“What strange old man?”
Jack’s harangue halted as he stared up at Crag and meekly replied.
“He had grey hair and a lined face, leaned on a blackened staff and wore tattered maroon robes.”
“Did he happen to give a name?”
“I believe it was something like Nicholas, Nico…”
Jack continued to stare at Crag as recognition crossed over the giant’s features and a hush swept over the courtroom with the faint buzz of muffled conversation. Crag banged his gavel for silence as Jack stumbled for balance. Crag swept the gavel towards the lawyer’s three witnesses and asked in a voice of steel, “Is there any truth to his words.”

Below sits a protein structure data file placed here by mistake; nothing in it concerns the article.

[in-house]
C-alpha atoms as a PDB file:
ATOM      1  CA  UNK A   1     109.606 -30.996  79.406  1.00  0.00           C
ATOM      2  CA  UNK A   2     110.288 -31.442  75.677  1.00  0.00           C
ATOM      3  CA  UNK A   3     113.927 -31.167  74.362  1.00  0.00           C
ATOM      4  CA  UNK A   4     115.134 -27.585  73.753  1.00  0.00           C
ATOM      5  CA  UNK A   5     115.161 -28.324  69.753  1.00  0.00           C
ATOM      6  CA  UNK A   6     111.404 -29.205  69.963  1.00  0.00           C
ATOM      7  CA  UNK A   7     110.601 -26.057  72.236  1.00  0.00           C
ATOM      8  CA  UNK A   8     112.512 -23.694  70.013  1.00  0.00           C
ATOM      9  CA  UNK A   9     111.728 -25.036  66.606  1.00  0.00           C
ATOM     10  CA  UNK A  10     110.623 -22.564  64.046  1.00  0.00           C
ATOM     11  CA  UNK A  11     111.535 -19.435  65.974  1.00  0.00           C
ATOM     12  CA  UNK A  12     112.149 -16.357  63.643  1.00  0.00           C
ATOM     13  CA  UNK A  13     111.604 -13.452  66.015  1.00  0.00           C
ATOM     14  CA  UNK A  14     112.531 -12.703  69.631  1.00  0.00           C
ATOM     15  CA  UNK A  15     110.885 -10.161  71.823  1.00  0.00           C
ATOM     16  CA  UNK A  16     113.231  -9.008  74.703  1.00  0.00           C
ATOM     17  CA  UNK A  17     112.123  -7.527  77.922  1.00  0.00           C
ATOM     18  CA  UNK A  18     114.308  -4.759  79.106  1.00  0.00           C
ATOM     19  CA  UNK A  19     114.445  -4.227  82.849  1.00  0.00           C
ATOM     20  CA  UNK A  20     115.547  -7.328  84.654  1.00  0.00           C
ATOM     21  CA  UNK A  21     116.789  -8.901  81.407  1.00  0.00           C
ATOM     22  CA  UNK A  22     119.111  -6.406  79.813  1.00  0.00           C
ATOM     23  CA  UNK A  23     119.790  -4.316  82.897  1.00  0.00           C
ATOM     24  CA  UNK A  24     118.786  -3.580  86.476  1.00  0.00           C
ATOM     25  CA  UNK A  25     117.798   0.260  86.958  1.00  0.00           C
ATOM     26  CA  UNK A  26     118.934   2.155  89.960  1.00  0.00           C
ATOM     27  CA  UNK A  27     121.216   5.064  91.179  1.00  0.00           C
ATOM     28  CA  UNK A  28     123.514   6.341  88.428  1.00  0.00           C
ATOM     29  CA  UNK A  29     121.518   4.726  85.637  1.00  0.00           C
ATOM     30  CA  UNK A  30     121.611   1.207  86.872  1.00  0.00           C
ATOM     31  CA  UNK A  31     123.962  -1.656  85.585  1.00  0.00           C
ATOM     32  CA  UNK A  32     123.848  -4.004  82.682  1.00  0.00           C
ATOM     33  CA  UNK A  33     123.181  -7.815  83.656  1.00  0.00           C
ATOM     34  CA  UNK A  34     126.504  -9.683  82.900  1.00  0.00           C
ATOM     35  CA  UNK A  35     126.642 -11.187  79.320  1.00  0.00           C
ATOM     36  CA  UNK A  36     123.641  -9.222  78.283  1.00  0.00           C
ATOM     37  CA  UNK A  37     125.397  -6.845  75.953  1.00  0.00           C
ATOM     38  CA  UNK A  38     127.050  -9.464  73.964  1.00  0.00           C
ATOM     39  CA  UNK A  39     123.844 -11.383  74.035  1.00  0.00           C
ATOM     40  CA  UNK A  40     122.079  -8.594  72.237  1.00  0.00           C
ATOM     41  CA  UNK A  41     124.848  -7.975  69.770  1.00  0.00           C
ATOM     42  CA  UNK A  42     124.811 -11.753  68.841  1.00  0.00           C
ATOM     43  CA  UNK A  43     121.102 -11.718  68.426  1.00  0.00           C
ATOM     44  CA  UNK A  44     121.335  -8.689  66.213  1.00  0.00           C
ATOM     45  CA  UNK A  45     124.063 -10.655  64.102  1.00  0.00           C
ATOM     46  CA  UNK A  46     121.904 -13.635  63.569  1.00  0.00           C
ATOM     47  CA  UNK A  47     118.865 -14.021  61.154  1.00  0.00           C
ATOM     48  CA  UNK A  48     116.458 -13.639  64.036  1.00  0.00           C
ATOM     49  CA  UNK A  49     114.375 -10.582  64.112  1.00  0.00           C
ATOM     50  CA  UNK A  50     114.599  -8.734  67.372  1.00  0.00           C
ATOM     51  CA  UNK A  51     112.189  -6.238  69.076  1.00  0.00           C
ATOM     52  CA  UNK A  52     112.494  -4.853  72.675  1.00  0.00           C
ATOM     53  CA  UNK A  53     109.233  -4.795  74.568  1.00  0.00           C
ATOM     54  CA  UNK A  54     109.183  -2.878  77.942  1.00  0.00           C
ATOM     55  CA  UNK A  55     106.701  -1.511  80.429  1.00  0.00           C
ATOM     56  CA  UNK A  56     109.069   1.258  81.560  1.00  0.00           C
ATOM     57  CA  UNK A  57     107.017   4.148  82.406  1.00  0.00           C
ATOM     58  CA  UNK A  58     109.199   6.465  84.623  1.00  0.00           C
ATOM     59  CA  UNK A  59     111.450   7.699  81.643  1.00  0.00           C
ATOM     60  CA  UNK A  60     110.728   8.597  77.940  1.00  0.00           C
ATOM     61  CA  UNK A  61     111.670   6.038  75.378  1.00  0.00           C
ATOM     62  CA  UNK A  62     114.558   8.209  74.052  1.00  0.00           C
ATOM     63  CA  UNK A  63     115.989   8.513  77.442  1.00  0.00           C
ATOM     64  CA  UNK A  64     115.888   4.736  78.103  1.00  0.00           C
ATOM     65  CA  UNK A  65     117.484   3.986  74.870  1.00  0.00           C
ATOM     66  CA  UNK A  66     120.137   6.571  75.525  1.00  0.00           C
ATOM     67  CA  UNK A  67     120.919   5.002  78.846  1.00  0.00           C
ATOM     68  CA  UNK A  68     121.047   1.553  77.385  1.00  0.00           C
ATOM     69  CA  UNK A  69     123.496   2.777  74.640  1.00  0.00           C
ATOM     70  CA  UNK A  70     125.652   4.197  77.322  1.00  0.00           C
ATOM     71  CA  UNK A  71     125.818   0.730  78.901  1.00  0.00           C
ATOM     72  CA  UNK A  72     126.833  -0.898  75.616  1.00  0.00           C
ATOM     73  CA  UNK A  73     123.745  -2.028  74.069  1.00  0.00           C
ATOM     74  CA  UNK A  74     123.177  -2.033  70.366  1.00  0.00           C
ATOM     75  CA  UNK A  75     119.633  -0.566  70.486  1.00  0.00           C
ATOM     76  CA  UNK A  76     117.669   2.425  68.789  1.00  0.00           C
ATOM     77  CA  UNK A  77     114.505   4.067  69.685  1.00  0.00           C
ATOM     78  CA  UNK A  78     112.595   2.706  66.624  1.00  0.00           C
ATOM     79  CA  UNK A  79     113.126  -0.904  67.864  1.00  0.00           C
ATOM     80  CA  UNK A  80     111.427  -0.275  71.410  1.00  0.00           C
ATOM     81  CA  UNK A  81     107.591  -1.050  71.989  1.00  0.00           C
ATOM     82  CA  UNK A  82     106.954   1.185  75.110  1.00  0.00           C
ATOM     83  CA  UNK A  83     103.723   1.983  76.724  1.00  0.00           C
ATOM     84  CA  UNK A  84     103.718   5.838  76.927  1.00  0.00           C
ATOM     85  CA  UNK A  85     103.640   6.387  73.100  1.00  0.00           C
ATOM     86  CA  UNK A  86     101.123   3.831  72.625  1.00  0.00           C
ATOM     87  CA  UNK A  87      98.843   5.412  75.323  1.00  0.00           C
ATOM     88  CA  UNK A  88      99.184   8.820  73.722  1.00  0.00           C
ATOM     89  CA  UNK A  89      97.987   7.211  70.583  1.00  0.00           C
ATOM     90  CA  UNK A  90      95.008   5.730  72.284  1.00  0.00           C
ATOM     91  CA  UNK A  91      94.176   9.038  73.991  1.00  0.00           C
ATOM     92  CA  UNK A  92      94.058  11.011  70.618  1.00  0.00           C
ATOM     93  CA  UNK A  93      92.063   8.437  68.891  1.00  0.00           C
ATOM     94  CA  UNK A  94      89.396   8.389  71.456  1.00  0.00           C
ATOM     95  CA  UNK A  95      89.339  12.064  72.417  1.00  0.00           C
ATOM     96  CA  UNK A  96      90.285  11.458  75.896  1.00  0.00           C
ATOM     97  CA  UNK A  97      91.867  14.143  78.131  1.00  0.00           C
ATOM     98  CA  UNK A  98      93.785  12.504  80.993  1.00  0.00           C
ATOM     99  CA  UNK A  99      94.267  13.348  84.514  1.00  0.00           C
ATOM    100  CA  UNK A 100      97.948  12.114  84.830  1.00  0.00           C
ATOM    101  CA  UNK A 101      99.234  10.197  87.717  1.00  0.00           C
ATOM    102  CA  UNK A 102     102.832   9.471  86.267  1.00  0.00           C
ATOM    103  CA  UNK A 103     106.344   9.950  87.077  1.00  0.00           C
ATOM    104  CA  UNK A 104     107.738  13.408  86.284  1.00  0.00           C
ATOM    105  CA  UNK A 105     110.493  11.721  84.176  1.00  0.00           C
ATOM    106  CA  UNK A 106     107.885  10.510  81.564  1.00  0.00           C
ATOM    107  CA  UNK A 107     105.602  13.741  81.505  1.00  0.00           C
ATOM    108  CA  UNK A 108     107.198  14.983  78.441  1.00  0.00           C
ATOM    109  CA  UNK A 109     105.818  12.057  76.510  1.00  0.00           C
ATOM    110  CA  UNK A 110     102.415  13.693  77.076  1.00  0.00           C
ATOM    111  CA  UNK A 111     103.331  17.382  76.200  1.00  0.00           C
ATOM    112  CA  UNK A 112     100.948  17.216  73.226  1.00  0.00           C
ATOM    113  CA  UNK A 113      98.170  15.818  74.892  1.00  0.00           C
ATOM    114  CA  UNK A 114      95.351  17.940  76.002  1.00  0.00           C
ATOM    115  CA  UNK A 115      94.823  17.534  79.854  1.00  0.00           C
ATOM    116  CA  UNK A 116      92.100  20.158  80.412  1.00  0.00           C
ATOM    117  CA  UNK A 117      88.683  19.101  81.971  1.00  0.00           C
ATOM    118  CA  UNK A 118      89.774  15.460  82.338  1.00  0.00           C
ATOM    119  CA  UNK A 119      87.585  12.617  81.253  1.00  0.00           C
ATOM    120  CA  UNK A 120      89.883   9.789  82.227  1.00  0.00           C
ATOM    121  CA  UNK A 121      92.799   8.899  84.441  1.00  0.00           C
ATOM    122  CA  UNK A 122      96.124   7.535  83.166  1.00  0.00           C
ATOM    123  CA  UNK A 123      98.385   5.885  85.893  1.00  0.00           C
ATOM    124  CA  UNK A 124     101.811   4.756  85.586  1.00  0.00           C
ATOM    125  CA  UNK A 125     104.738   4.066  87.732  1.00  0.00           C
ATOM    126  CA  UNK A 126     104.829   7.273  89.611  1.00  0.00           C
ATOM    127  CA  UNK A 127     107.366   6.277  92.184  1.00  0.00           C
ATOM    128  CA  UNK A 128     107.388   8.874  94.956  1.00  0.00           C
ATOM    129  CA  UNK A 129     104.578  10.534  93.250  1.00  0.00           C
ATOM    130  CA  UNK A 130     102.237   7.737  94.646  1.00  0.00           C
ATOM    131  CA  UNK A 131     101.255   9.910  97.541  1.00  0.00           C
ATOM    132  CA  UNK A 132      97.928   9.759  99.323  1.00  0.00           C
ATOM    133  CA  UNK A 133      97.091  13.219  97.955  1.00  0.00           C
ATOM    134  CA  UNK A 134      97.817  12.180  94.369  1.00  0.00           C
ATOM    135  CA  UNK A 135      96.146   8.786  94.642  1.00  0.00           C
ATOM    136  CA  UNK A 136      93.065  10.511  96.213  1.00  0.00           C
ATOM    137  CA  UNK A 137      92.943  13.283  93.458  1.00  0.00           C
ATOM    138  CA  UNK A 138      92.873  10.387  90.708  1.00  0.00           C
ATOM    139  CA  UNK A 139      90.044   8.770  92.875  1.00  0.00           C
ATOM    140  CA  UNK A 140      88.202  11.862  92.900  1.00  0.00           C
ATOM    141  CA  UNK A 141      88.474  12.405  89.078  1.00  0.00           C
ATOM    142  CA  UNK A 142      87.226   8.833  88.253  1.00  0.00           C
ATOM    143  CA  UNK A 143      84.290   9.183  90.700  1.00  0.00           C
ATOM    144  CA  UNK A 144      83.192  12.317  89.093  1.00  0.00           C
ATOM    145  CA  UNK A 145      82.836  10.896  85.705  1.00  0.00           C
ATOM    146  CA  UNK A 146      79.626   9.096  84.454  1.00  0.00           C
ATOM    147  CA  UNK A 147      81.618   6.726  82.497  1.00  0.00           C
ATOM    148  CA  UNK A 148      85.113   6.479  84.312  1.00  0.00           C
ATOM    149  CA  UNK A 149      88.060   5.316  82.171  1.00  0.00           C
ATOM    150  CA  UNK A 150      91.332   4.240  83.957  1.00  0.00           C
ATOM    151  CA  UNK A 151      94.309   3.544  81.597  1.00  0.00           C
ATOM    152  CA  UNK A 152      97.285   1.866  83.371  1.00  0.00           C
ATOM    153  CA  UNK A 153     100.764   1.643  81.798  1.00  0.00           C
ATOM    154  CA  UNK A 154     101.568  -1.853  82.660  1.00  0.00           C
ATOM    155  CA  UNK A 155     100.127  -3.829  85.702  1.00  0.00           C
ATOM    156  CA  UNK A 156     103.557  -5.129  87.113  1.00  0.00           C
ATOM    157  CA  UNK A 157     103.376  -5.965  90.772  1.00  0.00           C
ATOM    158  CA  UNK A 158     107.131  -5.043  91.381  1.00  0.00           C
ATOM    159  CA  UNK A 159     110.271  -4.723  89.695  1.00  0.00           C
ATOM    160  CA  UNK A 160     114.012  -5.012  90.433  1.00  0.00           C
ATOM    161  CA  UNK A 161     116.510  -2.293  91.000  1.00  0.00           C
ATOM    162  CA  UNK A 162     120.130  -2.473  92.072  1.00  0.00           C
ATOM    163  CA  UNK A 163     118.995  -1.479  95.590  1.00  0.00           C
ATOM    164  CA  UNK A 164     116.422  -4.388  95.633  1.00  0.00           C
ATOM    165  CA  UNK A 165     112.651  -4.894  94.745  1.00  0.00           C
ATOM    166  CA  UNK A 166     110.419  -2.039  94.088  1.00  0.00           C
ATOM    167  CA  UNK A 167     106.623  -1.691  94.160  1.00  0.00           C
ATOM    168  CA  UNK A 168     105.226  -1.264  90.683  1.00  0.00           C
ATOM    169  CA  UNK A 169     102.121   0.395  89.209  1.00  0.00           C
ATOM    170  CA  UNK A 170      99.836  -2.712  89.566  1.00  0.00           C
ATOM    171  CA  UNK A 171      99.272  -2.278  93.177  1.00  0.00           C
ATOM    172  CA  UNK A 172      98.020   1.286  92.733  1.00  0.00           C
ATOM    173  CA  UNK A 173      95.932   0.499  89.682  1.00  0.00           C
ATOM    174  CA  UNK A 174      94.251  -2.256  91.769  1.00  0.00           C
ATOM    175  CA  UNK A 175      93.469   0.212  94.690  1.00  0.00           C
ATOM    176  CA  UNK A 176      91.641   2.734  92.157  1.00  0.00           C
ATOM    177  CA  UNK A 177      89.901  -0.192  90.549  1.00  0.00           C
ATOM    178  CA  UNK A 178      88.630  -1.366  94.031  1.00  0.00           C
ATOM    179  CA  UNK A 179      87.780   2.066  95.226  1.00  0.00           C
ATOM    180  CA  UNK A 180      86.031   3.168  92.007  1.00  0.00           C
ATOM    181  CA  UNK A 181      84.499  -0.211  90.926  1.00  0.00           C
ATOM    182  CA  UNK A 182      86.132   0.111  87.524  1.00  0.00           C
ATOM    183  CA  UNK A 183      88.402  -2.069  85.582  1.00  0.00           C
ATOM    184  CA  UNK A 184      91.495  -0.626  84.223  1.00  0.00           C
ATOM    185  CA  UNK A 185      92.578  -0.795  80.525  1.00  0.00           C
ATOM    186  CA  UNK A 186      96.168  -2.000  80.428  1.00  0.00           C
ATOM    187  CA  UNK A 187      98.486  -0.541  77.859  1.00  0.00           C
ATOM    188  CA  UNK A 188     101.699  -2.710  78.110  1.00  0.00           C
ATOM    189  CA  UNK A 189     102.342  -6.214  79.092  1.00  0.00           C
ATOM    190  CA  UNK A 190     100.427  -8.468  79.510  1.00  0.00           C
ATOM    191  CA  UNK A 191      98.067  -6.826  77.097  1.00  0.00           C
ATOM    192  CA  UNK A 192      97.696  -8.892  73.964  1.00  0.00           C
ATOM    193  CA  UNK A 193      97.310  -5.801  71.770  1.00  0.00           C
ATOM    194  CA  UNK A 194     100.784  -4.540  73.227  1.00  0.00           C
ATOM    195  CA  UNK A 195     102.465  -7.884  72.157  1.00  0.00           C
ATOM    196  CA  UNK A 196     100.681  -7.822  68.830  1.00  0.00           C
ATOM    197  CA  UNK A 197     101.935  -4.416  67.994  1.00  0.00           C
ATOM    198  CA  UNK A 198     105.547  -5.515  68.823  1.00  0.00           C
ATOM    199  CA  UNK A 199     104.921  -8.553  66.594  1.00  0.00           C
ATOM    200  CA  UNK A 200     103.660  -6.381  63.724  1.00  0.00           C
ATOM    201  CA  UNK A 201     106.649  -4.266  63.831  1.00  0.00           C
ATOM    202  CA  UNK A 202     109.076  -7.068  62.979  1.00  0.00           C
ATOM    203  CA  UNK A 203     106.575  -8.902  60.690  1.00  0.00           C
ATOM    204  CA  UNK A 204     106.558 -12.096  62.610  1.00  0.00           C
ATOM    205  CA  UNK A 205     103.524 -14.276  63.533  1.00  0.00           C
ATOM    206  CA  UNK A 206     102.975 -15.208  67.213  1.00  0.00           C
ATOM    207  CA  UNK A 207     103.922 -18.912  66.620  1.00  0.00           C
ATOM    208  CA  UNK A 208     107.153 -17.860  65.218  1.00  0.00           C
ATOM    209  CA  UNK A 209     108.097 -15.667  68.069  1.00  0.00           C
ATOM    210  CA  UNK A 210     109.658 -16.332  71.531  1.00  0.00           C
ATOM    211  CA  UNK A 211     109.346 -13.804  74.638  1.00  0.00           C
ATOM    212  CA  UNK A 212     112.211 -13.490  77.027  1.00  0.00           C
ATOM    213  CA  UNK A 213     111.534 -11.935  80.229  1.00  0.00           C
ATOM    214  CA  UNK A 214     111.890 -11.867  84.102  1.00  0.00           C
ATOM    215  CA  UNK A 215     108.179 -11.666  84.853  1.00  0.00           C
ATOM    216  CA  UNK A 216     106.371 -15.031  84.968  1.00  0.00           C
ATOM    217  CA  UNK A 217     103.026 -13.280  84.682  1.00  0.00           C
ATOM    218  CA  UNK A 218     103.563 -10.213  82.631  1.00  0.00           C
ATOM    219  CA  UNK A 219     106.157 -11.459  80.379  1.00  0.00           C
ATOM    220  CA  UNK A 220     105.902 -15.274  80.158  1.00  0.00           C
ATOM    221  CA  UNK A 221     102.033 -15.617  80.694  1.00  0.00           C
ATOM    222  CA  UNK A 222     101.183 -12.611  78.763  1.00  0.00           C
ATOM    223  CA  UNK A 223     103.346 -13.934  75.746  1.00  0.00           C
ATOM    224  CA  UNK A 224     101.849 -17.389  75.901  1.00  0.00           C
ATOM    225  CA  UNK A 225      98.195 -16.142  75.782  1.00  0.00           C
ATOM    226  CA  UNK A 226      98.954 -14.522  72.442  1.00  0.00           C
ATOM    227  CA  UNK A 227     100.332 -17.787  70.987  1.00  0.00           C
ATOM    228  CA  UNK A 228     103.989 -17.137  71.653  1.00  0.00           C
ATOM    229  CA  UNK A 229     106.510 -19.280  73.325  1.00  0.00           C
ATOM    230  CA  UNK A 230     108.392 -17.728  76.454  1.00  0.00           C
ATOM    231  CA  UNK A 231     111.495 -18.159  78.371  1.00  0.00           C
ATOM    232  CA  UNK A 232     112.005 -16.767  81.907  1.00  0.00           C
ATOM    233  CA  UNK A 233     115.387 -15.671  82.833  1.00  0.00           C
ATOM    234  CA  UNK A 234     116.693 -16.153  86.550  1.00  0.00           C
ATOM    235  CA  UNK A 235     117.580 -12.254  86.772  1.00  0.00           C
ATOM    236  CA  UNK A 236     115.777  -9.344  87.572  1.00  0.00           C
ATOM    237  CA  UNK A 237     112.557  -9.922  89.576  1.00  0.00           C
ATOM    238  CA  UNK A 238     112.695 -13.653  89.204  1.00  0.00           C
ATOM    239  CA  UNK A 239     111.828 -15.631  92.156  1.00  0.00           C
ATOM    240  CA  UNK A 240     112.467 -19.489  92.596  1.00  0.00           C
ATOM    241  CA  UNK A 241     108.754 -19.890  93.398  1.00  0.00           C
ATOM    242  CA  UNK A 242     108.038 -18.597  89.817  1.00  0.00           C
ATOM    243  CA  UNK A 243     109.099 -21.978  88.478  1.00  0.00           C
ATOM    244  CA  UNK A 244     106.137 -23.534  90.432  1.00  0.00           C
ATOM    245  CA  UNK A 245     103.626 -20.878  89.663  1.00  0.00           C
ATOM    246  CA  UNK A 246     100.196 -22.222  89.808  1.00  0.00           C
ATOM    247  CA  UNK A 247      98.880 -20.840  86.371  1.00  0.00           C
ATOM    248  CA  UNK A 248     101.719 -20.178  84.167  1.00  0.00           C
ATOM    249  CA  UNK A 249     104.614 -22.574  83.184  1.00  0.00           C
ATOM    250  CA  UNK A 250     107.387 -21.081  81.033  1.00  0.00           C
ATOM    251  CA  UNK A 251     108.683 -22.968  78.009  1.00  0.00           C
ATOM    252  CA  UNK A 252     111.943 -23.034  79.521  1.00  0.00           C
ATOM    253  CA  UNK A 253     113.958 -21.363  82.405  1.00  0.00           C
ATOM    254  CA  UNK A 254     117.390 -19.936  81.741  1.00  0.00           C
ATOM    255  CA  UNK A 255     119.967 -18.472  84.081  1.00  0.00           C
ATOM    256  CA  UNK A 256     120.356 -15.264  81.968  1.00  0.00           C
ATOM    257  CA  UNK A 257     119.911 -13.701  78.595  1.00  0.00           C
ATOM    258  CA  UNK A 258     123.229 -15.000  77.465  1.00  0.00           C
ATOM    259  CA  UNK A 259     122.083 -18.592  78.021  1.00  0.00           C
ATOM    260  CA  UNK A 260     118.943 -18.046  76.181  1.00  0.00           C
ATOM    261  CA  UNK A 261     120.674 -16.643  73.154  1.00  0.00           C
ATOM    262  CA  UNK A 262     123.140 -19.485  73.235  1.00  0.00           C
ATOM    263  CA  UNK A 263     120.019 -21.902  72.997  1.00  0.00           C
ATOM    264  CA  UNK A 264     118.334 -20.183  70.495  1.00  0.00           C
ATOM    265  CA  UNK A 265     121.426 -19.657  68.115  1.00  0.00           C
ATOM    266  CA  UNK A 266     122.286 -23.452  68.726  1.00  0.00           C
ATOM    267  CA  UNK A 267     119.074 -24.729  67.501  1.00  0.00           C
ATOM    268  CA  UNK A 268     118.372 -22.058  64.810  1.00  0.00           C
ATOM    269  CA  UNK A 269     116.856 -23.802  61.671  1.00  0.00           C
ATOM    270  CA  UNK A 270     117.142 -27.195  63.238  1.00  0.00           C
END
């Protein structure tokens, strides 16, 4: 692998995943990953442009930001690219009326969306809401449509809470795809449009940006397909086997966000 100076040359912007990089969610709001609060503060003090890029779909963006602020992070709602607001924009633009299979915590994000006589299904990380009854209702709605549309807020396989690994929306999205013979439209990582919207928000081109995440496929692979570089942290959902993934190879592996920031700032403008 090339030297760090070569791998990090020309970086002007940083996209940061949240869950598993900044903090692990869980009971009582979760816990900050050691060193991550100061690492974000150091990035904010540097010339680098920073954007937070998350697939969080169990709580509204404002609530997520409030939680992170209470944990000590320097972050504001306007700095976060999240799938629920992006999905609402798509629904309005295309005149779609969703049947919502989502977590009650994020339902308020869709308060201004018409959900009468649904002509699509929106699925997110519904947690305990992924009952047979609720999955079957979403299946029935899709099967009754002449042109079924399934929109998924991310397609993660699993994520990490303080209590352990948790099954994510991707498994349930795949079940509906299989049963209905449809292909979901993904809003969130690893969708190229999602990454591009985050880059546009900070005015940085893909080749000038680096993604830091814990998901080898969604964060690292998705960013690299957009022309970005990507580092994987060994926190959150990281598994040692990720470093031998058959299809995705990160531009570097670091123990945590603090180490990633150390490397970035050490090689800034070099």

All three of them looked like they would rather not answer, but lying seemed impossible for them as they shakily nodded their agreement. Crag turned back to Jack and leaned down to stage whisper to him, ‘I believe we might come up with some sort of arrangement to settle this misunderstanding.”
Jack smiled, thanking his lucky stars he had mentioned this Nicodemus, even by accident in his rage to vindicate himself as the courtroom was swept of the jury and spectators, leaving only him, the lawyer, the bailiff, Crag and the two magical witnesses as Jack’s guard carried his mother out. Jack smirked towards his former charges, not caring if his thoughts were evil as they deserved whatever they got coming to them as he was glad that he was going free with his life, or at least he hoped so as the bargaining began.
April 24, 2010